Segmenting Markets for Go-to-Market | Summary and Q&A

September 2, 2018
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Segmenting Markets for Go-to-Market

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In this video, the speaker discusses market segmentation and how organizations use it to determine their marketing strategies. They explain the three segments of the market: enterprise, mid-market, and small to midsize business, as well as consumers. The number of users and the cost of sales increase as you move down the chart. They also mention the go-to-market model and channel definition, with enterprise typically using a direct sales approach, mid-market using channels or inside sales, and consumer products often being offered for free, such as freemium models. The speaker emphasizes the importance of justifying the unit economics of a product and ensuring that sales strategies align with the profitability of each segment.

Questions & Answers

Q: How do organizations use market segmentation?

Market segmentation is a conventional way for organizations to determine their marketing strategies and target specific groups within the market. By dividing the market into distinct segments, organizations can better understand the needs and preferences of different customer groups and develop tailored strategies to effectively reach and serve them.

Q: What are the three segments mentioned in the video?

The speaker mentions three segments: enterprise, mid-market, and small to midsize business, as well as consumers. These segments represent different categories of customers with varying characteristics, needs, and purchasing behaviors. Understanding these segments helps organizations customize their marketing efforts to resonate with each group.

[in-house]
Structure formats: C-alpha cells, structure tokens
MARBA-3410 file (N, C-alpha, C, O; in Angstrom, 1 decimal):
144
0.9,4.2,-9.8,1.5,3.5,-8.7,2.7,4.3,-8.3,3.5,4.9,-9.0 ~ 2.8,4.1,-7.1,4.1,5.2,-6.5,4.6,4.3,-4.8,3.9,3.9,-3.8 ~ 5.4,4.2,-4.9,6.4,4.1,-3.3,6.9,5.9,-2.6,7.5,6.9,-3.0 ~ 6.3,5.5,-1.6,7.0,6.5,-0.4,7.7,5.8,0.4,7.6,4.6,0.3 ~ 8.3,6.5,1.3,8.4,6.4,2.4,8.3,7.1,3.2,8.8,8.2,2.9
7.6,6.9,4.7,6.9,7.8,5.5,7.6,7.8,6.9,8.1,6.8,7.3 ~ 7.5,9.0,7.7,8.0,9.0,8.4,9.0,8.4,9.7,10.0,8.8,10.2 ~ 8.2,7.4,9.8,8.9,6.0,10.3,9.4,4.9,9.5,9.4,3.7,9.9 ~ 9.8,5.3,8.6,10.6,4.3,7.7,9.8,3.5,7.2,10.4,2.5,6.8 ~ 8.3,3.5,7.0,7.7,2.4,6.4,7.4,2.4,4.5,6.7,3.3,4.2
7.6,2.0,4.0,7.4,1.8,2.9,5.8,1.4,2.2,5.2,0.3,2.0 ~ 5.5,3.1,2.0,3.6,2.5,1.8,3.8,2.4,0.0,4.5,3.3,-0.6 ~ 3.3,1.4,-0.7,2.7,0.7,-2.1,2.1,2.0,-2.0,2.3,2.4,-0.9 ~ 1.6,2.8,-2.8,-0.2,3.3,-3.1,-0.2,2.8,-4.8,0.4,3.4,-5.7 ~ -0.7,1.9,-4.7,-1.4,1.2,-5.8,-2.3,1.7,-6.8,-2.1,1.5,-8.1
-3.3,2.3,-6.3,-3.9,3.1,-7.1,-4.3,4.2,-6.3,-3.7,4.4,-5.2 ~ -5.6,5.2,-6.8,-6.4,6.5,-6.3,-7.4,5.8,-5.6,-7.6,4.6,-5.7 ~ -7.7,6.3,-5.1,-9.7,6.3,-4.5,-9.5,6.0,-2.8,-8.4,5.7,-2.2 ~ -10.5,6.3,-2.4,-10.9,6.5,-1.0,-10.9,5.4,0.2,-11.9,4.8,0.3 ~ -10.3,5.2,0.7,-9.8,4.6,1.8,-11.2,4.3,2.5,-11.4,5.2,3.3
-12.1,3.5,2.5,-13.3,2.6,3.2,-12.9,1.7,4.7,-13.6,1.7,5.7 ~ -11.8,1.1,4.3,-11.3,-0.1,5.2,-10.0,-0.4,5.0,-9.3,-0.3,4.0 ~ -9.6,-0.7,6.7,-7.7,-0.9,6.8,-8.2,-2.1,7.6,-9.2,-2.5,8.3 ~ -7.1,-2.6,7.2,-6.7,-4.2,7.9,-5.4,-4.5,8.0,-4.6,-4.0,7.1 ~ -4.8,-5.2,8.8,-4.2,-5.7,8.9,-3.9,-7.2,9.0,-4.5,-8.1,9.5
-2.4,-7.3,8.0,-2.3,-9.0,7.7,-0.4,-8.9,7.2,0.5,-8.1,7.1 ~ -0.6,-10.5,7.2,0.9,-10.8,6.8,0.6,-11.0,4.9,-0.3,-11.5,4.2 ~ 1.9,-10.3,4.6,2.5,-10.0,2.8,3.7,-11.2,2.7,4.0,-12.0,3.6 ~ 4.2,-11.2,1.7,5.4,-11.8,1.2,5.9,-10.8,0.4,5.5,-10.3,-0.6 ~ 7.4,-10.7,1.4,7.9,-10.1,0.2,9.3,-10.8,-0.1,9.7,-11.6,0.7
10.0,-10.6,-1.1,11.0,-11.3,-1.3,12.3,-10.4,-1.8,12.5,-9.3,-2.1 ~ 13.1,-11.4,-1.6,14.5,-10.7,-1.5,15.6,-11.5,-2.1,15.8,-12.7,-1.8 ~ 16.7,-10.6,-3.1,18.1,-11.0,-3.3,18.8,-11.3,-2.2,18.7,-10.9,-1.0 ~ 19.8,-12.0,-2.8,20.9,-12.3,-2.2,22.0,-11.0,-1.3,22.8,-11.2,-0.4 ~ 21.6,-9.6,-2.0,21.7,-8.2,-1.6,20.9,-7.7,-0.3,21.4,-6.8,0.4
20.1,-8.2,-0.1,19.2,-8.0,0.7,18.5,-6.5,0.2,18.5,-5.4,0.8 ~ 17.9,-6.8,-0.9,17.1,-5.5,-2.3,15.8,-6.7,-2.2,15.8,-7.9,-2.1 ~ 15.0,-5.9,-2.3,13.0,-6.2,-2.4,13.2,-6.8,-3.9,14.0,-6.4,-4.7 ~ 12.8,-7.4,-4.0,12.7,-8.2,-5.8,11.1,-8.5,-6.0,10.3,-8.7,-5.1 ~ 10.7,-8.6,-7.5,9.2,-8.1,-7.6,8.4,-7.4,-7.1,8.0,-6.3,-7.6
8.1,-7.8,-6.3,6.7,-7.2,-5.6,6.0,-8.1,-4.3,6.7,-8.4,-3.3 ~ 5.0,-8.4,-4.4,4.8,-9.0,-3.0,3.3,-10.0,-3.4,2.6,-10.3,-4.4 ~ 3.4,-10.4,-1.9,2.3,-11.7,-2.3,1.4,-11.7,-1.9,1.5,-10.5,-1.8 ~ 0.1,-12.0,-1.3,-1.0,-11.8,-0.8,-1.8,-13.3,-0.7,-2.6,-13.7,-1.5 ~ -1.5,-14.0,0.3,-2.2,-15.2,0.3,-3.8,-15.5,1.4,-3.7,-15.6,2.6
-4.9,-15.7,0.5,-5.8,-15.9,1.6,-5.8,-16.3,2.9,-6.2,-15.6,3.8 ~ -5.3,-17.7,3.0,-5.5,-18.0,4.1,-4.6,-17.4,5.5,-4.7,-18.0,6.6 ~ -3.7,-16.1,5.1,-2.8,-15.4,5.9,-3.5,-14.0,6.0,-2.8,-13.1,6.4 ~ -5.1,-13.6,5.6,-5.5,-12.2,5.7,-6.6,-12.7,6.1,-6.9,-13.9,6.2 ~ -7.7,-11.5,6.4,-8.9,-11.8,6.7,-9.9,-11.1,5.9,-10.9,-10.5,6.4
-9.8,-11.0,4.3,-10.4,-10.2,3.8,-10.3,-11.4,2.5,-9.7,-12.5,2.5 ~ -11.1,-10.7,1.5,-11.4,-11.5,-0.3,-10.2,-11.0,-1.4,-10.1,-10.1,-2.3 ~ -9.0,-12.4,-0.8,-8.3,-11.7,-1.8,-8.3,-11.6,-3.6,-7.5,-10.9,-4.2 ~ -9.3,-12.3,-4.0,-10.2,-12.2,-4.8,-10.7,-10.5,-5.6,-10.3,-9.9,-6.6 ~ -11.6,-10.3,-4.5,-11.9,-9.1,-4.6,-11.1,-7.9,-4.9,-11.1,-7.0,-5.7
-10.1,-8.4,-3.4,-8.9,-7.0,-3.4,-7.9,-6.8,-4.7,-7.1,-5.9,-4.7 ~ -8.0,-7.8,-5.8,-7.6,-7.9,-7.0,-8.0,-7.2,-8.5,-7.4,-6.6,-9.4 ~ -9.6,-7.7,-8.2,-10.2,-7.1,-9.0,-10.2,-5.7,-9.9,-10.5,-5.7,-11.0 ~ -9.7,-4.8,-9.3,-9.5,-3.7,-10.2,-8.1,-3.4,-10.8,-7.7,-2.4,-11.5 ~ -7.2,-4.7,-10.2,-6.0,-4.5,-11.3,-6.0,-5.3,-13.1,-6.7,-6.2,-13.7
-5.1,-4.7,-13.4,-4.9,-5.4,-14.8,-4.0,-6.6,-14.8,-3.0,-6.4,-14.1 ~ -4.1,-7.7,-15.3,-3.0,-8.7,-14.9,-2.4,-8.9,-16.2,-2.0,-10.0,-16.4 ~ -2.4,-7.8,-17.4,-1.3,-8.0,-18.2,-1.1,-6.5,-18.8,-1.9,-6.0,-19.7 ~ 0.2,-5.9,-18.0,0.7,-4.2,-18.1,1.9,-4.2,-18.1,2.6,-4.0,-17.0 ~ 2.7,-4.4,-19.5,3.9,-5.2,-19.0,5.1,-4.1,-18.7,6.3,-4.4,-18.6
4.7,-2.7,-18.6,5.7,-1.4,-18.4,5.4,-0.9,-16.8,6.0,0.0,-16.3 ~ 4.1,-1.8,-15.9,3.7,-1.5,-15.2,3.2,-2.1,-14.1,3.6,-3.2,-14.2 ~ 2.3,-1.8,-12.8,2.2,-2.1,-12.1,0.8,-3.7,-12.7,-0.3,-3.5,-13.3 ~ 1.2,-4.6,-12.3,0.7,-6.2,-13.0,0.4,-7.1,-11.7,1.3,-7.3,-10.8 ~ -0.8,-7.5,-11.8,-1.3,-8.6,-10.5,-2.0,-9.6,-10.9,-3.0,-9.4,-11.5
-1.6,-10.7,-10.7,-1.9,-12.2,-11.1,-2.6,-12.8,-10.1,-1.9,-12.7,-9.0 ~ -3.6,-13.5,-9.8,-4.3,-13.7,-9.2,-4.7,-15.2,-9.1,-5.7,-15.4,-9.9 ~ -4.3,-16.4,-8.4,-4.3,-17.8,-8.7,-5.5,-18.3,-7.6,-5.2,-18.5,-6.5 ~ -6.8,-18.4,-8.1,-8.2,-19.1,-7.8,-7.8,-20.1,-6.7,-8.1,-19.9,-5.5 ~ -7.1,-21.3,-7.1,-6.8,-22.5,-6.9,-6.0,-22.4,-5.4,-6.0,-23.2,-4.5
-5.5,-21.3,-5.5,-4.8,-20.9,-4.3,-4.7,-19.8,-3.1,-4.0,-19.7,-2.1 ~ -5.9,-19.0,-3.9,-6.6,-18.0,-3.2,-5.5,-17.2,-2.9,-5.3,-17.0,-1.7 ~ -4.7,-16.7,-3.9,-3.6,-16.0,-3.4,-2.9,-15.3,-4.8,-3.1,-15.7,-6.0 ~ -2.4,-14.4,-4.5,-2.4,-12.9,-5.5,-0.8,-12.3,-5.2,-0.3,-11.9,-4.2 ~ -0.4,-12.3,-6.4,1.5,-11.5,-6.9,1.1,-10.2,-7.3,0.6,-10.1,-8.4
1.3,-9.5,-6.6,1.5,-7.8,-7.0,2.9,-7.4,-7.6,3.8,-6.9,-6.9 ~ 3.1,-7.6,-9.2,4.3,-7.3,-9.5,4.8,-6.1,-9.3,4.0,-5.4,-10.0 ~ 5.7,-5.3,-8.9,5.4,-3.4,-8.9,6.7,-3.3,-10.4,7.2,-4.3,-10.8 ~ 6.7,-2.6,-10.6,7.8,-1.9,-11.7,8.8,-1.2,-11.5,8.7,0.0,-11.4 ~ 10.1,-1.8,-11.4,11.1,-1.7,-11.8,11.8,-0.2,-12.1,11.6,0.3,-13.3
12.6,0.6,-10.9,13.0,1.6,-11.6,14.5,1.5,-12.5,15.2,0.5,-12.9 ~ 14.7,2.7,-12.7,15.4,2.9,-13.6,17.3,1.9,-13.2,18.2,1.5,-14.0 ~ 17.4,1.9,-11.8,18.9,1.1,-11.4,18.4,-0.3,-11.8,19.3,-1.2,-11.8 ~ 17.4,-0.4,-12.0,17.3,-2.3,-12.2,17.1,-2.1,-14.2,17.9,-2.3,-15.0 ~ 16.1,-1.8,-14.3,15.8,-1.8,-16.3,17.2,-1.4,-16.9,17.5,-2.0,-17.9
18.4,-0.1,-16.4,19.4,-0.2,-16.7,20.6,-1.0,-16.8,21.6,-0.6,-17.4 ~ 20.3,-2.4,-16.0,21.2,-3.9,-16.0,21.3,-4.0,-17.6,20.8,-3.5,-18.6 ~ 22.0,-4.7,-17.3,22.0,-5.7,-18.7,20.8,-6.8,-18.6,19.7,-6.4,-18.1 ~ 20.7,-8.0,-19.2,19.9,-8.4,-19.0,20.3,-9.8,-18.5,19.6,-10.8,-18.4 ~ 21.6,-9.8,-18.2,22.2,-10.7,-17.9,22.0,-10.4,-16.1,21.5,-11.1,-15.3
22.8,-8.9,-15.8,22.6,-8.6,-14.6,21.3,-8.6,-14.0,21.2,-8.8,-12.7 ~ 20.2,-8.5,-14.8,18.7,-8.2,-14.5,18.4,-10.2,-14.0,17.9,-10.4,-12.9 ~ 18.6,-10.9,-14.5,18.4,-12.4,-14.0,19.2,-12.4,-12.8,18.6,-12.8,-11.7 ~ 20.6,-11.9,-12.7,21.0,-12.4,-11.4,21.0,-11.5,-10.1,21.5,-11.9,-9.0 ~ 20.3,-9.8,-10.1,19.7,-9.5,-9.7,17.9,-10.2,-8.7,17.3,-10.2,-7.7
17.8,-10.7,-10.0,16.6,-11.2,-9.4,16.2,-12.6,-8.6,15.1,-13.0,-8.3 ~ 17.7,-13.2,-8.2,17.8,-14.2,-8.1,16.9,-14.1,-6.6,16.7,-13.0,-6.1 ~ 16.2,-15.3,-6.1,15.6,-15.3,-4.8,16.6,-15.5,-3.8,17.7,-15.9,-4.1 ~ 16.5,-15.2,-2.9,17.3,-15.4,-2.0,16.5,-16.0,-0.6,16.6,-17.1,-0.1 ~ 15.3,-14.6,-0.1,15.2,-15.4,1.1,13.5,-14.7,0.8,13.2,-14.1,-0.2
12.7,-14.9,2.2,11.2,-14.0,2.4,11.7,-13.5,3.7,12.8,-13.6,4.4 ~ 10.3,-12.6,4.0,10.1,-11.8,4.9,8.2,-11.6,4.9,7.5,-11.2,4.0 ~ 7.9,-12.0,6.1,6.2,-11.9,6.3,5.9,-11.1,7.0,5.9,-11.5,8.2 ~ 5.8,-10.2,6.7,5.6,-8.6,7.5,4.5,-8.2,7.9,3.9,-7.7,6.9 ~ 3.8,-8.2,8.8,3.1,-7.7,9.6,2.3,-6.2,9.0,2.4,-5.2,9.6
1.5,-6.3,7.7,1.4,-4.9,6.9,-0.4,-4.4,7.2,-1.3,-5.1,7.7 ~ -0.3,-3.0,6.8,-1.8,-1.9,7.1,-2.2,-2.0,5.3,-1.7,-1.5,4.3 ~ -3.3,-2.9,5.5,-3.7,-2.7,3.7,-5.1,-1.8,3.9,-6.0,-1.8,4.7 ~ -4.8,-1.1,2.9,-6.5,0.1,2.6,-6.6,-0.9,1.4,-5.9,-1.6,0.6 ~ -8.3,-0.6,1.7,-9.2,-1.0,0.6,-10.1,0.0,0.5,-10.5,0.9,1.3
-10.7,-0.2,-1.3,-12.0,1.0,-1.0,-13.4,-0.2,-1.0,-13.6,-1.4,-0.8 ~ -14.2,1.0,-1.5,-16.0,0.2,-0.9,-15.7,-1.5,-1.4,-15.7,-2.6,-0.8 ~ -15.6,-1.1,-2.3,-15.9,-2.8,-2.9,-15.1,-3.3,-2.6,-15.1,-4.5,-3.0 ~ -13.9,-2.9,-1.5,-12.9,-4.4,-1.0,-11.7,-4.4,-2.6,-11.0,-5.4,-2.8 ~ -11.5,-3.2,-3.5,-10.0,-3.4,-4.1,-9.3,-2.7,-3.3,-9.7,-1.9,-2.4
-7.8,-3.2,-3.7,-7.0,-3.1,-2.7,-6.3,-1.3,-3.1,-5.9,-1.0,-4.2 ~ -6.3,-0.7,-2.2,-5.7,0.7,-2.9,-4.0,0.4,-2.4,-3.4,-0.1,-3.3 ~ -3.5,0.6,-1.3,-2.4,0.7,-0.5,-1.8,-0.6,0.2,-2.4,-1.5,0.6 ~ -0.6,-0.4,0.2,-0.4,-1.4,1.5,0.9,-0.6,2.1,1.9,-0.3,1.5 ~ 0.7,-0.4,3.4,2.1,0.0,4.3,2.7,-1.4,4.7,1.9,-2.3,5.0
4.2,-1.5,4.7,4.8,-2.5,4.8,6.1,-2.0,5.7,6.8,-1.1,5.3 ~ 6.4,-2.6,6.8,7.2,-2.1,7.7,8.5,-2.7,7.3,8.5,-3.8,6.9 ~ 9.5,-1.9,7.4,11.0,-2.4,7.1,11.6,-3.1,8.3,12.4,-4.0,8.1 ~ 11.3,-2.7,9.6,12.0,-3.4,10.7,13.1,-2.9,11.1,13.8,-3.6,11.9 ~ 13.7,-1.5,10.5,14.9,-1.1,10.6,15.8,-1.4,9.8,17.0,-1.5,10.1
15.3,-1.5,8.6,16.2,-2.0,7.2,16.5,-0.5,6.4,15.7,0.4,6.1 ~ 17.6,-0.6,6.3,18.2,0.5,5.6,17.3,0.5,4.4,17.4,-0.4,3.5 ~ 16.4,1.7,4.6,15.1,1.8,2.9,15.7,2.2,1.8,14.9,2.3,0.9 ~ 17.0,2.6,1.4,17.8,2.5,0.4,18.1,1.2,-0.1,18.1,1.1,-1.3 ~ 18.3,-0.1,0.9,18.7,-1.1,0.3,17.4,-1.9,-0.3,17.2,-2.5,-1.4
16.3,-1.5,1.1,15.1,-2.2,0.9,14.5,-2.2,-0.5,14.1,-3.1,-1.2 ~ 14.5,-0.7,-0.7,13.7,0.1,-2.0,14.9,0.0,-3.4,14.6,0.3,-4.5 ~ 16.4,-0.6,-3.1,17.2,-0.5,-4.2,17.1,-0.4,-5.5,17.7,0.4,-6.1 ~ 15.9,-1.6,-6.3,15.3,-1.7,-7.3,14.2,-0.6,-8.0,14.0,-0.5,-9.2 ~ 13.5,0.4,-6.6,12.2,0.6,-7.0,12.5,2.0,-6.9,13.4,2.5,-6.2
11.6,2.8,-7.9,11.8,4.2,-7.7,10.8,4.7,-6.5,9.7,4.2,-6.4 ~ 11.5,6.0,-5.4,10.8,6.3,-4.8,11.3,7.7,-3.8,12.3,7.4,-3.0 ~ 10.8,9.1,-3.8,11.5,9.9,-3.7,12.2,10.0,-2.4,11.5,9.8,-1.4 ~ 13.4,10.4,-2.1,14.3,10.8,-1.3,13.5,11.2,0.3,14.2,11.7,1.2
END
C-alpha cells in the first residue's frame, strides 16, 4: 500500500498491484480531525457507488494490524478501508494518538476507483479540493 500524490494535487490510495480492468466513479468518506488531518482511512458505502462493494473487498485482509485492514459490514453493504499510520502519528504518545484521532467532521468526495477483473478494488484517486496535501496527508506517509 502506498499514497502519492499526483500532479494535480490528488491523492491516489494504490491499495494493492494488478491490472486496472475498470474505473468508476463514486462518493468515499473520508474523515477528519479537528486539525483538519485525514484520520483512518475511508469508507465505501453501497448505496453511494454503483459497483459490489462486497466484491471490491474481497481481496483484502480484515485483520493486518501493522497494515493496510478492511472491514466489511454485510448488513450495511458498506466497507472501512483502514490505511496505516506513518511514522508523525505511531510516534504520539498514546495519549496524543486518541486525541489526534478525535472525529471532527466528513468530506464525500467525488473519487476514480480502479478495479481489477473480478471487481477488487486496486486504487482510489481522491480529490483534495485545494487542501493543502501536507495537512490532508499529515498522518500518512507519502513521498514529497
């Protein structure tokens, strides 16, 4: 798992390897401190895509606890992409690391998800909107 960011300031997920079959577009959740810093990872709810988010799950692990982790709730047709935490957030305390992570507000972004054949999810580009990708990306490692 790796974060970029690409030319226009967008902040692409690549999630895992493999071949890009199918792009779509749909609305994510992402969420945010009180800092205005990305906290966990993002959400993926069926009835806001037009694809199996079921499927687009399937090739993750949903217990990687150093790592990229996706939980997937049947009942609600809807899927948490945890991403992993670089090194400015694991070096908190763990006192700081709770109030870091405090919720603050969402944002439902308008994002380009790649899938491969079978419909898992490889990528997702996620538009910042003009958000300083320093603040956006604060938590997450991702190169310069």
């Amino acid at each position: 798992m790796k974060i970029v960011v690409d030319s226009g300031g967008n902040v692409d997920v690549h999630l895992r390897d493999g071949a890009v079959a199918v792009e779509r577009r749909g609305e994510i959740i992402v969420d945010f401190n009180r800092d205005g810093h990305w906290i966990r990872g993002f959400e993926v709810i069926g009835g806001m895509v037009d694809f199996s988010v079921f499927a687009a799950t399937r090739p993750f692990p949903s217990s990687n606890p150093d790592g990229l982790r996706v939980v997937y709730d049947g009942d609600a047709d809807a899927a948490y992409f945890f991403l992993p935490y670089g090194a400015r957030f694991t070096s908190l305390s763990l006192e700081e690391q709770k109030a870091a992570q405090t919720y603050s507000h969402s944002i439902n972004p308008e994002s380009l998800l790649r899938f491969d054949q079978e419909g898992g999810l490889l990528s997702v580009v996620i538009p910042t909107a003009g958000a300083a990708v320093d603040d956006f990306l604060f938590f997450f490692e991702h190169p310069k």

Q: Why does the cost of sales increase as you move down the chart?

The cost of sales increases as you move down the chart because the number of users within each segment increases. Enterprises typically require more complex and personalized sales processes, involving longer sales cycles, negotiations, and customizations. With a larger customer base, the cost of acquiring and supporting the increasing number of users becomes higher.

Q: How does the go-to-market model and channel definition come into play?

The go-to-market model and channel definition determine the approach that organizations take to bring their products or services to market. In the case of the enterprise segment, organizations often opt for a direct sales approach, meaning they sell directly to the end customer. For the mid-market segment, organizations may utilize channels or inside sales teams to reach customers more efficiently. However, in the consumer segment, products are often offered for free or in freemium models, where users can access basic features at no cost.

Q: Why would consumer products typically be offered for free?

Consumer products are often offered for free because the aim in this segment is to acquire a large number of users or customers. By offering the product for free, organizations can attract a wider audience and build brand awareness. They then monetize the consumer segment through various means, such as advertising, premium features, or upgrades, while keeping the sales efforts minimal to maintain profitability.

Q: Why is it important to justify the unit economics of a product?